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Take a Lazy Day and Feel Good About It

Sometimes you have to roll the car back before you can push it forward.

Lazy Day
Photo by Jeremy Bishop on Unsplash

Like most young hopefuls graduating from college, I was determined to land my dream job and begin a new and exciting chapter in life. The young and naive me somehow believed that companies would be rolling out the red carpet to have me walk through the front door and sign a contract. Boy, was I wrong. Despite writing countless emails and pouring my heart into hundreds of cover letters, most companies didn’t acknowledge my existence. I received a “thank you for your interest, but…” email if I was lucky. After almost a year of searching, I finally landed my first “adult” job with my fancy new college degree and I was driven to prove myself.

My days consisted of waking up at the crack of dawn, reading books on the train commute into the city, sinking in countless (unpaid) overtime hours at work learning new skills, reading more on the evening commute back home, eating dinner and going to the gym, then working on side hustles until it was time for bed, only to repeat the same thing the next day. More often than not, these efforts carried over into my weekends.

Eventually, I hit a wall. I needed a day off, but during this phase of my life, taking a break didn’t even cross my mind. I already “wasted” enough time just by sleeping at night, but my hand was forced to preserve my own physical and mental well-being.

Now, taking a day (or days) off each week has become a necessity for me. Here is why you should take a lazy day as well:

You’ll make better decisions.

When I finally took a day to let everything go and focus on breathing, I found myself standing outside of my pattern, taking on a new vantage point for assessing my own life. Have you ever found it easier to give advice to somebody else than to yourself? If so, it’s likely because its easier to be standing outside of the car directing your buddy as he’s trying to parallel park than it is to be the one in the driver’s seat trying to park it. Standing outside of the car, you can see the surroundings clearly. While driving, you have blind spots and restricted vision. By taking a lazy day and stepping away from my normal rituals, I found myself having an “outside perspective” of my life, almost like an out-of-body experience. I was able to direct myself without any “blind spots.”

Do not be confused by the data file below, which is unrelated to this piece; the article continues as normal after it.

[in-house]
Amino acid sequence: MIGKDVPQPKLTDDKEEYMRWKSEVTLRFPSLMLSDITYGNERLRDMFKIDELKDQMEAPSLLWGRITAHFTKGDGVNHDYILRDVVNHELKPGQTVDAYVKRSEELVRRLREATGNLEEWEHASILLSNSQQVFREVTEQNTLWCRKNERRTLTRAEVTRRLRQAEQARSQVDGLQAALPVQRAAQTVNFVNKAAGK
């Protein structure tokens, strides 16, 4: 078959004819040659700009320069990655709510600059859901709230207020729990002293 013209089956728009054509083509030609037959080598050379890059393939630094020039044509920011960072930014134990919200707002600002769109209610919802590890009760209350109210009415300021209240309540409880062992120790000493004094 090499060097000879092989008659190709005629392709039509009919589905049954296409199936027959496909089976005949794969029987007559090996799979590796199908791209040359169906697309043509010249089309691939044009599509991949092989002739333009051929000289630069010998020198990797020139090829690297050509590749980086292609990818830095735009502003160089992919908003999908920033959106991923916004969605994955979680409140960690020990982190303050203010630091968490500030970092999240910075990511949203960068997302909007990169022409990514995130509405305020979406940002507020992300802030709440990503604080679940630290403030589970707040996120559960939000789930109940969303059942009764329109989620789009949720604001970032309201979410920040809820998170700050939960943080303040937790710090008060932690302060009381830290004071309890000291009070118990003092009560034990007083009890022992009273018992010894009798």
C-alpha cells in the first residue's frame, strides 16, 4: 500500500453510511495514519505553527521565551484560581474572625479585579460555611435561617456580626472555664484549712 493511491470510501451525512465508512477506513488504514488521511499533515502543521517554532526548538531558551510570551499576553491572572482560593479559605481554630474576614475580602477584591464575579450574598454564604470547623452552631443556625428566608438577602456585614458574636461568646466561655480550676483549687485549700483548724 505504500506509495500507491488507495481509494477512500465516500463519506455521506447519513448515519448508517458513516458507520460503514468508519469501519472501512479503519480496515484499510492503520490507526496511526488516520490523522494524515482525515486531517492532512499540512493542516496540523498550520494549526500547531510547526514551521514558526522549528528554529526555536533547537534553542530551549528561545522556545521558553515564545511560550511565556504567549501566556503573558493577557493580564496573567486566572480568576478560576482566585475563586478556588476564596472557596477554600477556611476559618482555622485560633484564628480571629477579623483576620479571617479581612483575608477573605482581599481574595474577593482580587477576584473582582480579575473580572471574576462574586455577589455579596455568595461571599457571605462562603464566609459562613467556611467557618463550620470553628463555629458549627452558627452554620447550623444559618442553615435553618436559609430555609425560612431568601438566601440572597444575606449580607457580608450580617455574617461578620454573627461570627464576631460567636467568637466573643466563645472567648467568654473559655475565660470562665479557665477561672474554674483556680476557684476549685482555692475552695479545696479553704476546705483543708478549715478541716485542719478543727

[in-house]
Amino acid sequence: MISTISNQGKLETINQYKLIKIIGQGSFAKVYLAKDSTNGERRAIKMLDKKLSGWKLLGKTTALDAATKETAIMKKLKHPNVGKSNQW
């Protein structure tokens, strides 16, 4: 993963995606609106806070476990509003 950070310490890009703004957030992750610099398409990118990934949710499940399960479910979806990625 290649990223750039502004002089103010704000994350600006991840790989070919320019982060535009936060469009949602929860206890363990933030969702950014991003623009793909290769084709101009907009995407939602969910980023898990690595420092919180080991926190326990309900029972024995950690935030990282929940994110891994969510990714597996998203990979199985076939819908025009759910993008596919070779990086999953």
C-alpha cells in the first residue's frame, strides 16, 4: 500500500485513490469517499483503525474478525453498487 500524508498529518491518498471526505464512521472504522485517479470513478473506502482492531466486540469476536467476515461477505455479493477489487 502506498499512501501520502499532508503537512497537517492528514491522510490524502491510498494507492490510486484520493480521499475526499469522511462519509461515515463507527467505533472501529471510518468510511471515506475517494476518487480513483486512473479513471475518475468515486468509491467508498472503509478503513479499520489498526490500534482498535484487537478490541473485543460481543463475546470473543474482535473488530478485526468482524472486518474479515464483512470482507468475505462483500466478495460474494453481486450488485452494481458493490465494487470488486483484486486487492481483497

Pretend that you have just sold off your life to somebody else — your home, your car, your business, your hobbies, your relationships, etc. What advice would you give to this person who is now leading your life? Have you been following this advice yourself? If not, it’s because it tends to be easier to assess from the outside than it is to assess yourself internally. Our emotions tend to haze our vision. When we break out routine and distance ourselves, we take on a purer perspective — a clear and sharpened point of view which is vital for making strong and wise decisions and judgments.

By taking a day to break out of our normal patterns, we acquire a clearer and sharper mind for when it’s time to make decisions that matter most — decisions that shape our futures.

“Know that it’s your decisions, and not your conditions, that determine your destiny.”